10 Rules for Packing a Week of Lunches
Whether you’re packing lunches for yourself or your family, packing a whole week’s worth of lunches is more efficient and will save you time each day. These 10 simple rules will ensure that your lunch is as tasty Friday as it was on Monday.
1. Stock up on containers.
There is no way around this — in order to pack a week’s worth of lunches, you are going to need a week’s worth of containers. Buying a set or two of matching lunch boxes will make stacking and stashing packed lunches in the fridge easier, but you can also utilize mismatched pieces if needed. Small containers for salad dressings or dips will be helpful too.
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2. Keep it simple.
Some of the best recipes for long-lasting lunches are also the most basic. Save the complex dishes for weekend eating and stick with simple sandwiches, pastas, and salads when packing a week’s worth of lunches.
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3. Embrace repetition.
To save time (and your sanity), repeat a few of the same lunch components throughout the week. Monday’s pasta salad with chicken can also be packed as a pasta side for Thursday’s turkey wrap.
4. Pack some things frozen.
Yogurt freezes well and, whether you freezer yogurt squeeze-tubes or package your own yogurt, freezing it will keep the yogurt from sloshing about in the lunch box. Apple sauce transports better this way too. Corn, peas, and cooked edamame can all go into lunch boxes frozen and they will thaw in the fridge, which keeps them fresher longer.
5. Know what will last.
Understanding what recipes are worthy of packing for a week’s worth of lunches takes some trial and error. While that doesn’t mean certain foods are unable to be packed ahead, it does require some strategic planning. For example, sliced strawberries will be mushy by midweek, so they should go into Monday or Tuesday’s box.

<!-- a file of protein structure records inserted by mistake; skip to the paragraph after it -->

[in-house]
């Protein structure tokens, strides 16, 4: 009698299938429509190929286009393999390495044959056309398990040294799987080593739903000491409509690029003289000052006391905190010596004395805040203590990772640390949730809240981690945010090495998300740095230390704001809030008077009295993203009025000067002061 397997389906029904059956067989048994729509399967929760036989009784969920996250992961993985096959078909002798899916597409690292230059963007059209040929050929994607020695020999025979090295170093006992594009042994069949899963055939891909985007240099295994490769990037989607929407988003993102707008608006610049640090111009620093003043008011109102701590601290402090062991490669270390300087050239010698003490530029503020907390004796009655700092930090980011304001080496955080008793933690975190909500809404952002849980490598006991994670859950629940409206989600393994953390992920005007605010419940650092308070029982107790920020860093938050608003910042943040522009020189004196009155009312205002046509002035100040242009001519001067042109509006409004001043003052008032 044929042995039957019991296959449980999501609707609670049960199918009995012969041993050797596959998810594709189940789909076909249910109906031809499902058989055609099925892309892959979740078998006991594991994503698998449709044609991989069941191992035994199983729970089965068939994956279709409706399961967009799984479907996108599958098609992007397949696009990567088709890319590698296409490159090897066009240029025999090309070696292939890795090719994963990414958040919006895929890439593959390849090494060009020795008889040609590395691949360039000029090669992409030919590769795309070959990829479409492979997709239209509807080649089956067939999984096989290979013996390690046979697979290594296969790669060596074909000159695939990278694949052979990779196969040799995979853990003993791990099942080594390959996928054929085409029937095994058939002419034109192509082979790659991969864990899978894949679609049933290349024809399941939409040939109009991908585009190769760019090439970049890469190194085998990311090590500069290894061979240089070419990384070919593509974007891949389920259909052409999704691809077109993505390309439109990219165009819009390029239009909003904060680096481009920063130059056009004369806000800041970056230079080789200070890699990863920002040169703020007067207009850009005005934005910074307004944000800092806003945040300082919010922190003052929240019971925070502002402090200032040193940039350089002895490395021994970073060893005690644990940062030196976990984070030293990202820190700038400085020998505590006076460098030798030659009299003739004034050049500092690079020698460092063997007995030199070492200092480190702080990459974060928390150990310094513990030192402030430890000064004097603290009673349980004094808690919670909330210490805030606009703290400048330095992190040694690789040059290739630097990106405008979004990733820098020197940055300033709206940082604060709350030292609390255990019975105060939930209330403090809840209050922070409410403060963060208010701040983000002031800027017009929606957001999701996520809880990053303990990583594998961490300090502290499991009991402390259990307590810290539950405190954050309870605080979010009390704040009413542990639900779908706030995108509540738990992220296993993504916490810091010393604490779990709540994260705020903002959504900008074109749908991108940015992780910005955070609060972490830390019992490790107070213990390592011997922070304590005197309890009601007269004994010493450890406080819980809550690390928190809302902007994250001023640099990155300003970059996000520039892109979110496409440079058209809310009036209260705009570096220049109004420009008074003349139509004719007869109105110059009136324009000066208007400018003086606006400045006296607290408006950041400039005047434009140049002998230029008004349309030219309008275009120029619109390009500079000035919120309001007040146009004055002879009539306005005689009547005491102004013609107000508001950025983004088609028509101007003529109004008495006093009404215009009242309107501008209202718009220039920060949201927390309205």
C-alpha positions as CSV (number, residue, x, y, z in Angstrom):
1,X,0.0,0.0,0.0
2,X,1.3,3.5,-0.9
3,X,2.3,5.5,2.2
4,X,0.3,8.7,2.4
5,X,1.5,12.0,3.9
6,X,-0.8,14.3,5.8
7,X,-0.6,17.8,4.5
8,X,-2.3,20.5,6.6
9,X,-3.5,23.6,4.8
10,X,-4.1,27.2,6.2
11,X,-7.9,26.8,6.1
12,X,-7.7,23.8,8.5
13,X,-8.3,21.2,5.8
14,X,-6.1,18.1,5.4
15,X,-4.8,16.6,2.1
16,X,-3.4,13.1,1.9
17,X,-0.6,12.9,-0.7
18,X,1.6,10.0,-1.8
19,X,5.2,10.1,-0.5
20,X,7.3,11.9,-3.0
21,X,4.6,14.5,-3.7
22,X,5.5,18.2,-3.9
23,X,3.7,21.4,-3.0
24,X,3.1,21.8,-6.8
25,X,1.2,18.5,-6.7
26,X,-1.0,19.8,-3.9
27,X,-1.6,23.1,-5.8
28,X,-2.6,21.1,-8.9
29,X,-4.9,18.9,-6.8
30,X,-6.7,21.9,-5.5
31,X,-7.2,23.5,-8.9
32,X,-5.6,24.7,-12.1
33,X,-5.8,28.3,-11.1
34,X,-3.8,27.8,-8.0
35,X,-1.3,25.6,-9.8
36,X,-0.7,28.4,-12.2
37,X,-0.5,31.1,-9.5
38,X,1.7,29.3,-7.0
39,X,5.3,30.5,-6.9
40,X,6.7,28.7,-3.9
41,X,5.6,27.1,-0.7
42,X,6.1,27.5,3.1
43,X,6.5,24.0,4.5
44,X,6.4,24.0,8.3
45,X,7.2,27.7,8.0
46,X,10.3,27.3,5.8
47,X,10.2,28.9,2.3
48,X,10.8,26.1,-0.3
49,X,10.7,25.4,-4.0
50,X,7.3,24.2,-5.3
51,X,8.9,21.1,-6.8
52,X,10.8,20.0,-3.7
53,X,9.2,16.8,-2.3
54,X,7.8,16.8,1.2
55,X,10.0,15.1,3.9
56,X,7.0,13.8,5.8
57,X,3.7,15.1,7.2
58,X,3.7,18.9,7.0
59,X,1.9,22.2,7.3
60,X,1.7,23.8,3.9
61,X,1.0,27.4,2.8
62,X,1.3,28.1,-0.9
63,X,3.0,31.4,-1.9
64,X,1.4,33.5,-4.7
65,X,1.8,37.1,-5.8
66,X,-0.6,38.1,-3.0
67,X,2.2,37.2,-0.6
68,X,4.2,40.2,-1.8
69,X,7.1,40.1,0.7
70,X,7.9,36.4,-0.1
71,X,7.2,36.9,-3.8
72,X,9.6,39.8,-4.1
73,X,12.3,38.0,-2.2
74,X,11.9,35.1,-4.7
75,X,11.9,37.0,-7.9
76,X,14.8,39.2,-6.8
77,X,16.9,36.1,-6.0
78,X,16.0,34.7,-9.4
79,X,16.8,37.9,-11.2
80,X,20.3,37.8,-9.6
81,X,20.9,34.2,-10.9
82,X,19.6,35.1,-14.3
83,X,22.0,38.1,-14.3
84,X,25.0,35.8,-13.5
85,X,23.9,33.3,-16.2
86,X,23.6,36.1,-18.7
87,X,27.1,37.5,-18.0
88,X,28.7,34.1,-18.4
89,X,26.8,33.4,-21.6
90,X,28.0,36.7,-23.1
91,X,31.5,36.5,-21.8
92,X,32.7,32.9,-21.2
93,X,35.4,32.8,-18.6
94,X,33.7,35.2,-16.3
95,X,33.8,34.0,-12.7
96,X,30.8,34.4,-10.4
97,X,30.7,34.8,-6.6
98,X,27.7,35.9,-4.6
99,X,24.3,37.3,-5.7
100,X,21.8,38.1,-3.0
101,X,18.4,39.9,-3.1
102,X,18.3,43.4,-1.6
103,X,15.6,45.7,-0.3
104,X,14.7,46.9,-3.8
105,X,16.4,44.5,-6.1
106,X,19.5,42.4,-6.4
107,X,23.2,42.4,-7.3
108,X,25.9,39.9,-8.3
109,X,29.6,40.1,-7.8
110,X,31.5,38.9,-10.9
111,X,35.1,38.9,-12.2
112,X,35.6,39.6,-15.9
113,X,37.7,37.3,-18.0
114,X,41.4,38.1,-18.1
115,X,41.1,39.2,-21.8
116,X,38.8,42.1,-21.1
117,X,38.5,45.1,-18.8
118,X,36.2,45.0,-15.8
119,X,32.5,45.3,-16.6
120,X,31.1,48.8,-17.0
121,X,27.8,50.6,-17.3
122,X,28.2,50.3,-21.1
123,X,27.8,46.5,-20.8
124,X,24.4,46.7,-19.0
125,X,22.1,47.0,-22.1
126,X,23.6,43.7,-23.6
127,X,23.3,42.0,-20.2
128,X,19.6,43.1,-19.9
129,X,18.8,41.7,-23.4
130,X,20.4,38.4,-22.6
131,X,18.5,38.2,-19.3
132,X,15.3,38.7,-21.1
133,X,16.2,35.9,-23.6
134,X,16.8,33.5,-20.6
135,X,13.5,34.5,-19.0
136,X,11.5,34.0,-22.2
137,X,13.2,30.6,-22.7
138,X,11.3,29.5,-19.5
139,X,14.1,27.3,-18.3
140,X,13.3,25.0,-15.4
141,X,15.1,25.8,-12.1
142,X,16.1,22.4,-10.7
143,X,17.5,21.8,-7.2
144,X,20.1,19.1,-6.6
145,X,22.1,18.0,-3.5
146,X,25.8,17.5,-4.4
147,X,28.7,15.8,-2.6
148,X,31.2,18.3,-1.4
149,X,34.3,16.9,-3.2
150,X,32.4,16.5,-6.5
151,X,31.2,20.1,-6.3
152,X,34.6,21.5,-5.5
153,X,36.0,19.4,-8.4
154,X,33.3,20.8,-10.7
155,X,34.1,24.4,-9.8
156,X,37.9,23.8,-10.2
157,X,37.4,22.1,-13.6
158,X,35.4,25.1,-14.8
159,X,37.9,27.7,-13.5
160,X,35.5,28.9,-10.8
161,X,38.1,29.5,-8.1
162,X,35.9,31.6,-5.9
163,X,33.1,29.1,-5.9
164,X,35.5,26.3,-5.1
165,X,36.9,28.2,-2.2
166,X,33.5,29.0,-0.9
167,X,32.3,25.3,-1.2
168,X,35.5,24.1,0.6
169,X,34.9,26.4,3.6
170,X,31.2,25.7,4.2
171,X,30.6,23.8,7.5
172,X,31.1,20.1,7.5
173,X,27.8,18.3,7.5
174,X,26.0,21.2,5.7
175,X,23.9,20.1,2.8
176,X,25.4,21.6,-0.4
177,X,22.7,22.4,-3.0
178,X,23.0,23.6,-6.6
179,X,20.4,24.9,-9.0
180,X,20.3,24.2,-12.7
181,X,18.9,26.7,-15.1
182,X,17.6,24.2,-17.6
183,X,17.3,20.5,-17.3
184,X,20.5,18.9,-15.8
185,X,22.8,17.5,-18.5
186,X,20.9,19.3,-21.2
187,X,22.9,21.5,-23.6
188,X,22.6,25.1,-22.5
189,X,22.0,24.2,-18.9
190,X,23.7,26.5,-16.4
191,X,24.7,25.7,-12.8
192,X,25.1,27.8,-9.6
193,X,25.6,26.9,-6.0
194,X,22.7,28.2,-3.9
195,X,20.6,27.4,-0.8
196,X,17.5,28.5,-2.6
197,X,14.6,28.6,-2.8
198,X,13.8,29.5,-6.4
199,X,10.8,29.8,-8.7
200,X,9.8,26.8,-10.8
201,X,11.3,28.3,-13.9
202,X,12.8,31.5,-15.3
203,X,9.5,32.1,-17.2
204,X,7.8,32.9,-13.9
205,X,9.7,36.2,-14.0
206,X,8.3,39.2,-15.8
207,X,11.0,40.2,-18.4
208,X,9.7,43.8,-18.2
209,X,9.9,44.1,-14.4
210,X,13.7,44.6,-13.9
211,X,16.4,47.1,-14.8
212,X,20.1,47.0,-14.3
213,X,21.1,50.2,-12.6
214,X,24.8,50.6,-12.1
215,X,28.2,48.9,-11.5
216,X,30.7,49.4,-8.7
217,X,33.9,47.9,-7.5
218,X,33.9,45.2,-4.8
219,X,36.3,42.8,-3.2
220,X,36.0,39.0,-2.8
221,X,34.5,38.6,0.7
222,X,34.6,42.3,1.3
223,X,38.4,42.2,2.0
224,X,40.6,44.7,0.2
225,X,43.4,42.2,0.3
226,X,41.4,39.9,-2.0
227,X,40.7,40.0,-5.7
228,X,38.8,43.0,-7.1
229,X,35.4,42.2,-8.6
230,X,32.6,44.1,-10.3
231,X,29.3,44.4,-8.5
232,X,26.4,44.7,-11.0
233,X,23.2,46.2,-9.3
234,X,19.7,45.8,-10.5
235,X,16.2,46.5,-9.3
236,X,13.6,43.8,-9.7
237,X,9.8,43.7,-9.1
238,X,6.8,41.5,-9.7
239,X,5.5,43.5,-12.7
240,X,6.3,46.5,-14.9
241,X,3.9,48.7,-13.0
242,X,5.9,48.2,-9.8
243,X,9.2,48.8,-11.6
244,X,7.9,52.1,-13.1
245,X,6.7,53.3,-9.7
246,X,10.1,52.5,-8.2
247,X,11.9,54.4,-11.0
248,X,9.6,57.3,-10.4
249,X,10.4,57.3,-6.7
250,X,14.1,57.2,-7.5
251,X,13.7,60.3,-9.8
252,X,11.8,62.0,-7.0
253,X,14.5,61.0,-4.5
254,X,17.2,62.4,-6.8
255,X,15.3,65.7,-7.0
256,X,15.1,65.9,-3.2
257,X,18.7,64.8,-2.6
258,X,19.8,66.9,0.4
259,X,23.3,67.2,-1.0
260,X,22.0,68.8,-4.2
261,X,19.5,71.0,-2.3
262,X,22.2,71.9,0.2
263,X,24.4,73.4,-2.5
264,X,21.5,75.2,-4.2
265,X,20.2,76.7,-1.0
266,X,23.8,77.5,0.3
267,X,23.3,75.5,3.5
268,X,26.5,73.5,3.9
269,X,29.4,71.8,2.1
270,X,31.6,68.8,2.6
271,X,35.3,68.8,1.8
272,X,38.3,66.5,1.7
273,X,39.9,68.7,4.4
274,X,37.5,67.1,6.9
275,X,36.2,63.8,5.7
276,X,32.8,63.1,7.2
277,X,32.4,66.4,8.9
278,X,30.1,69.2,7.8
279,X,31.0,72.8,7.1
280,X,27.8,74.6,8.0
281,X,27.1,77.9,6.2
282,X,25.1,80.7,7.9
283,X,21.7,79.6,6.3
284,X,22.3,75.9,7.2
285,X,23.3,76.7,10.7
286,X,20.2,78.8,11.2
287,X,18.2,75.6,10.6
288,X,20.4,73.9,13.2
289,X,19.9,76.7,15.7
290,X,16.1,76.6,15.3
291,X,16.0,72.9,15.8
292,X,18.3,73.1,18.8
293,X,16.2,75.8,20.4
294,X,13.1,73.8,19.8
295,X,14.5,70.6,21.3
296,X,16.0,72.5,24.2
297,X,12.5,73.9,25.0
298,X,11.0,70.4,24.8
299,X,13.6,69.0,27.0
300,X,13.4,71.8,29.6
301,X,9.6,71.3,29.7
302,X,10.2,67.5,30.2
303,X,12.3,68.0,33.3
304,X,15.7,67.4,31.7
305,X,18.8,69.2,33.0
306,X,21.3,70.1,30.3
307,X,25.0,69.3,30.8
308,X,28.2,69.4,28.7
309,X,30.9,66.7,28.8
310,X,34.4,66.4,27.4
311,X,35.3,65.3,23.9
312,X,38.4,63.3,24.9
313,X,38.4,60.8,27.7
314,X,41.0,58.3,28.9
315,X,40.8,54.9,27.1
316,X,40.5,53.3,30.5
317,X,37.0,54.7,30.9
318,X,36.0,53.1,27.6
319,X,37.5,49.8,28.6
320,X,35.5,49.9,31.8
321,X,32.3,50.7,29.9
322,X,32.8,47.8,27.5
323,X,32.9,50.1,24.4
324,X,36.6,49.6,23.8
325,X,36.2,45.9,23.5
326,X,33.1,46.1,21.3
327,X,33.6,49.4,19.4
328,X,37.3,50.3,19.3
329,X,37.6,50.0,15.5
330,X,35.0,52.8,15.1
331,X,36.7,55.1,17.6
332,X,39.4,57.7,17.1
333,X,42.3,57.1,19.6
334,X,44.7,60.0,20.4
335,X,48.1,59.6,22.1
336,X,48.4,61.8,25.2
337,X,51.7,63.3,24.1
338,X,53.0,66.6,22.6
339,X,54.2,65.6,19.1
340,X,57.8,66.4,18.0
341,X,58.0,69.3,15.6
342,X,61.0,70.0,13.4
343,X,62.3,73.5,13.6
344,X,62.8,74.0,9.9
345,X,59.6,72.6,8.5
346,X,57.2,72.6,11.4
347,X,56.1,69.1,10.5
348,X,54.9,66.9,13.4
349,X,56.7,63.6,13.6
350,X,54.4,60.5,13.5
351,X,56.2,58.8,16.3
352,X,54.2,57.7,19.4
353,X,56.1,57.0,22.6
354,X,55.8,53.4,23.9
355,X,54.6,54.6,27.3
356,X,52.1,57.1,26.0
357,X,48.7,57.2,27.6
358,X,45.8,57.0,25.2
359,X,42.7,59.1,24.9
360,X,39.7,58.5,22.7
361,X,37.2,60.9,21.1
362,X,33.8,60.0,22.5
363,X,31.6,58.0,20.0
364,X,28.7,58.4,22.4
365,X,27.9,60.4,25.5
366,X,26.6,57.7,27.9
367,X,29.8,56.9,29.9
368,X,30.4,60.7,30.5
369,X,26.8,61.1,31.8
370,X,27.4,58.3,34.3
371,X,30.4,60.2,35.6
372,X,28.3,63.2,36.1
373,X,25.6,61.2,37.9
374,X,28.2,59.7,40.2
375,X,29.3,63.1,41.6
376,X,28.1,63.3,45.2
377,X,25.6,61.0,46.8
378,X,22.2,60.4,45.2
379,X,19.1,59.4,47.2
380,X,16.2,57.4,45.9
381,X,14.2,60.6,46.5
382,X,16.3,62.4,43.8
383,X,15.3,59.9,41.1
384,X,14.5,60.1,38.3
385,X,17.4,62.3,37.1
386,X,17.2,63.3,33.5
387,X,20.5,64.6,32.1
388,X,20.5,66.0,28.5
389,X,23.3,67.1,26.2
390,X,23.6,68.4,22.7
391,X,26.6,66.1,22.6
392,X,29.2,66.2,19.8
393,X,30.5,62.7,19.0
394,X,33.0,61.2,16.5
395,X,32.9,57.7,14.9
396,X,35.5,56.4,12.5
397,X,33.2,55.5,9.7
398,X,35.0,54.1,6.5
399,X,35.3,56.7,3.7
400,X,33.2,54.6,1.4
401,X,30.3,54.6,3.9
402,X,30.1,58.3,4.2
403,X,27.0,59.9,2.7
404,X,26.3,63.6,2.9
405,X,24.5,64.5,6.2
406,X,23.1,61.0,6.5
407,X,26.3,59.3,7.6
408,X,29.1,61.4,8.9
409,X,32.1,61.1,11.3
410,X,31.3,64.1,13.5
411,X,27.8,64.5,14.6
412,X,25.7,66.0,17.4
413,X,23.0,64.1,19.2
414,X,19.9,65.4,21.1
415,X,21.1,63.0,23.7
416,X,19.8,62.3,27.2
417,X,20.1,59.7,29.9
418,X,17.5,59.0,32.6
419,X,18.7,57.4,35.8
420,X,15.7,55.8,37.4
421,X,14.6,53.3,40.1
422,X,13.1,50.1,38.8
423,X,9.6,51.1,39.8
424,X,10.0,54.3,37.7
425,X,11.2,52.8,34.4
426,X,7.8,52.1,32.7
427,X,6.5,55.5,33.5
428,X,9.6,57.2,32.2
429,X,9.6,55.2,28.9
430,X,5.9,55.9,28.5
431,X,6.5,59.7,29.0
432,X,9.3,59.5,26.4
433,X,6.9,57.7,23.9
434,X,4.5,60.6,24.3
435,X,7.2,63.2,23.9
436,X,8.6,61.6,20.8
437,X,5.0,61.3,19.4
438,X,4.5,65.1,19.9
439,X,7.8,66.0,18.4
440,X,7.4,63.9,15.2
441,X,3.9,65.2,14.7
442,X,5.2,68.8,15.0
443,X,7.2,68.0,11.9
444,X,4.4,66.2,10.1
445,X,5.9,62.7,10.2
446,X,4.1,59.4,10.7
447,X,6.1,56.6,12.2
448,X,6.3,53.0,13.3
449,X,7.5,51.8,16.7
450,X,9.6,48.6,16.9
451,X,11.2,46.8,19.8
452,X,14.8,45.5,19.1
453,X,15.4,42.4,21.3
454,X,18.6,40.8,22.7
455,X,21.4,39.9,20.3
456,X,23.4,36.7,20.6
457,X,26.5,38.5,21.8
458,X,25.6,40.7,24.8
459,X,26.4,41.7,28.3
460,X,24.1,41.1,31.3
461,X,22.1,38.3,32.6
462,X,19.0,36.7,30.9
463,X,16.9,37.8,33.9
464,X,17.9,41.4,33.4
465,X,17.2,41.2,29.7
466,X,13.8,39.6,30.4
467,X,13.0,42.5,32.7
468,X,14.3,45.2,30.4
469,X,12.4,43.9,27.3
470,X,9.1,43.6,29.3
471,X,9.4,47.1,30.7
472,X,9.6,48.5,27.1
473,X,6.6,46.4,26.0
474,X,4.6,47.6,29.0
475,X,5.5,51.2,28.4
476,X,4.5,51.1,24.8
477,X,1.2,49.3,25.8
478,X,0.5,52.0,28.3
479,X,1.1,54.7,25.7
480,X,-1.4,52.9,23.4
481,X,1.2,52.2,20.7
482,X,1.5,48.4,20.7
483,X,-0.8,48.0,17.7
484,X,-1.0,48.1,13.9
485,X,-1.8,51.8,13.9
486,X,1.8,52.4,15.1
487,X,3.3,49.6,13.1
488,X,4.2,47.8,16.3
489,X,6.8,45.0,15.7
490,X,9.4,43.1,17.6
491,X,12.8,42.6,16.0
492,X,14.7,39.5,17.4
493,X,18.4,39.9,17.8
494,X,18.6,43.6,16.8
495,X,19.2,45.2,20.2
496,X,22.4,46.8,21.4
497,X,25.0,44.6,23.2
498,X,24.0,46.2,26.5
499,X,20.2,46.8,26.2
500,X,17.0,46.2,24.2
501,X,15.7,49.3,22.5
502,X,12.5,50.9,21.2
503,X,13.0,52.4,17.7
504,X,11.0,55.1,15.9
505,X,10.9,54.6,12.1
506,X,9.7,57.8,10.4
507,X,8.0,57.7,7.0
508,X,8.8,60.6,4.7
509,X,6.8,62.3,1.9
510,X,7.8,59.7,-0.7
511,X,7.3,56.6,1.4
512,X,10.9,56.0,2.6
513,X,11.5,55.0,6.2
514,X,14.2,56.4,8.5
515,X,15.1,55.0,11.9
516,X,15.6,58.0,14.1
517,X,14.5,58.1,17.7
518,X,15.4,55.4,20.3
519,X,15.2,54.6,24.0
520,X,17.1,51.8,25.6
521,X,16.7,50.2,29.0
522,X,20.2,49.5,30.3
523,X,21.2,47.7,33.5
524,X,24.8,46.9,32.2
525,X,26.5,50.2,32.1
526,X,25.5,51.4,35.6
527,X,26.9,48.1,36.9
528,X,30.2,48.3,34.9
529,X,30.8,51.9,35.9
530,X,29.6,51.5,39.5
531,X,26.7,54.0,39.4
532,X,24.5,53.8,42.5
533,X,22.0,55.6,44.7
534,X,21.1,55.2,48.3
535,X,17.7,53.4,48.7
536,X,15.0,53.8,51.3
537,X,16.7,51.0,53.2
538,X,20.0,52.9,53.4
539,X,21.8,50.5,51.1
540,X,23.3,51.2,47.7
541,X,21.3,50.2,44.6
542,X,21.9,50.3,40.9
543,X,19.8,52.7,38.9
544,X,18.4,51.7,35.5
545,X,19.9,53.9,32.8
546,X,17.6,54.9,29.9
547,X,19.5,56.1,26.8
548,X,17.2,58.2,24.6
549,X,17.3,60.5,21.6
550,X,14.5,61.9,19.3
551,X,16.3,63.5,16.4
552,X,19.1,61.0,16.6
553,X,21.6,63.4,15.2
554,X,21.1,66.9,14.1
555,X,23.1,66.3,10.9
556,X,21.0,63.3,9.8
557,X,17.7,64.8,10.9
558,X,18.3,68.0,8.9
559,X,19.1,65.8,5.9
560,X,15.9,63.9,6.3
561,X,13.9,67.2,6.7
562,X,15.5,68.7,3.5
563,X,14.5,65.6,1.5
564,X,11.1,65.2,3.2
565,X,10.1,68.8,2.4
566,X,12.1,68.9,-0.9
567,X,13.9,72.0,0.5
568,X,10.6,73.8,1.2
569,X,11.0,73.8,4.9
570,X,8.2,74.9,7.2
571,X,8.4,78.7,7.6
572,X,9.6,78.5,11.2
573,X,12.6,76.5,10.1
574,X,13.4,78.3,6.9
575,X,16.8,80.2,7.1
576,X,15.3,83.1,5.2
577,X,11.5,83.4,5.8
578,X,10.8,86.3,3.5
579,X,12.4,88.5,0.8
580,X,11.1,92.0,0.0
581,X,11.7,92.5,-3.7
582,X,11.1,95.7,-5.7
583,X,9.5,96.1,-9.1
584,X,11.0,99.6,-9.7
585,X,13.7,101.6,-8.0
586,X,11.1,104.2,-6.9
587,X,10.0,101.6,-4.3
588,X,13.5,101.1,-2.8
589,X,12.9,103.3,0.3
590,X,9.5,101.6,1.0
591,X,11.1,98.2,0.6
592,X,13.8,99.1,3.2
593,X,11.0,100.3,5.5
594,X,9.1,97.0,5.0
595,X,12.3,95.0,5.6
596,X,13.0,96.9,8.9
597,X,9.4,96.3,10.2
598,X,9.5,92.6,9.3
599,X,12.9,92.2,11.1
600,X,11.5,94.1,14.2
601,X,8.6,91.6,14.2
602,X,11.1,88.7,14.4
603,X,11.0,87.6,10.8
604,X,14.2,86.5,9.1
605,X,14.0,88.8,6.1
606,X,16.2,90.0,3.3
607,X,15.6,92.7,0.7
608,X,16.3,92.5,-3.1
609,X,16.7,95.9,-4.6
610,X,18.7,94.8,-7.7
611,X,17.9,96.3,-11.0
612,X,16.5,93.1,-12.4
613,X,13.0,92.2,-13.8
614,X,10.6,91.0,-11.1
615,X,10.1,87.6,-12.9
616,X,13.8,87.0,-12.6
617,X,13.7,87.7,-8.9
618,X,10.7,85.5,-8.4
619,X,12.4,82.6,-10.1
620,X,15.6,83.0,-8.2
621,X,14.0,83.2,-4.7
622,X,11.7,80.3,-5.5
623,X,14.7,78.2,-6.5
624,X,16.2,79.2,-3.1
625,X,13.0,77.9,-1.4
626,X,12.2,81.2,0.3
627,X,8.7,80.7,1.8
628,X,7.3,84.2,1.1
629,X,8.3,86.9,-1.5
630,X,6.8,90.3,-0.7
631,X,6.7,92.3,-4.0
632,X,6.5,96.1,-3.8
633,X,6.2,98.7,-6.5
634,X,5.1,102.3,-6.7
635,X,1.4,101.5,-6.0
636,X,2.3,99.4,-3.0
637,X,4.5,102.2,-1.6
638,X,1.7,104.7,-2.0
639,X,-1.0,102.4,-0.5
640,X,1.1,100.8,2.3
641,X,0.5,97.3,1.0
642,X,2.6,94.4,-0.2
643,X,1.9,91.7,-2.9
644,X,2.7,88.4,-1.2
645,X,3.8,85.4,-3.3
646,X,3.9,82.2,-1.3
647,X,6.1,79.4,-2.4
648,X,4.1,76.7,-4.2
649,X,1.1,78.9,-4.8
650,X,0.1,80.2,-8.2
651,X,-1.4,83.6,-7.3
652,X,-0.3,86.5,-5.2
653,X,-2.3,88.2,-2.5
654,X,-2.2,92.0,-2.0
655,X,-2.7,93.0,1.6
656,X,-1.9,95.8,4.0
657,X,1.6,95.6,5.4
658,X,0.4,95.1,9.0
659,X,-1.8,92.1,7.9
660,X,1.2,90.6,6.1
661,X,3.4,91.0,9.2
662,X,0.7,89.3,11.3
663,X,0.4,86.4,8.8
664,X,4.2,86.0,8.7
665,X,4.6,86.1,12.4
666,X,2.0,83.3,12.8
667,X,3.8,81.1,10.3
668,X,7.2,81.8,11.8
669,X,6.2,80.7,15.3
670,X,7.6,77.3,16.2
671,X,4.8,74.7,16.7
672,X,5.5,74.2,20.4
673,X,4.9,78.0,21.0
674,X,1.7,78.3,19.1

6. Leave a few things unpacked.
While the goal for packing a week’s worth of lunches is to eliminate the daily chore of packing lunches, it is OK to leave a few packing details for the day of. Browned avocados aren’t appetizing to most eaters, so while you can pack up the black bean salad, quesadilla, and watermelon for Tuesday’s lunch on Sunday afternoon, you should hold off on slicing and packing the avocado until Tuesday morning. I like to give apples the same treatment.
7. Pack while you cook.
Let me be straight with you: Packing a week’s worth of lunches is going to make a mess of your kitchen, so better to pair it with a meal you can enjoy afterwards and only do cleanup once. Another bonus? You’ll already have the oven on for roasting vegetables or toasting frozen waffles.
8. Take shortcuts.
Here is your permission to rely on ready-made meal components, in case you needed it. Find frozen waffles you love and use them to make sandwiches, or serve breakfast for lunch; pack your favorite store-bought dressing; or use pre-made pizza dough to make pizza pinwheels.
9. Don’t overfill lunch boxes.
Squishing food into too tight a space is a surefire shortcut to spoilage. Salad greens packed too densely can’t breath and will start to wilt; stacked and squished sandwiches will get soggy. This is where a bento-style container with compartments comes in hand — each component of lunch can be packed in its own space without squishing against each other.
10. Pack wet things separately.
Chicken salad sandwiches are one of my husband’s favorite lunches, but packing chicken salad on bread just means soggy sandwiches by midweek. Instead pack the chicken salad and the bread in separate compartments. Same goes for salad dressings. Packing mayo for sandwiches on the side as well as sauces for cold noodles will ensure tasty lunches from Monday through Friday.
Do you pack lunches in batches? Do you have any tips or tricks to add to this list?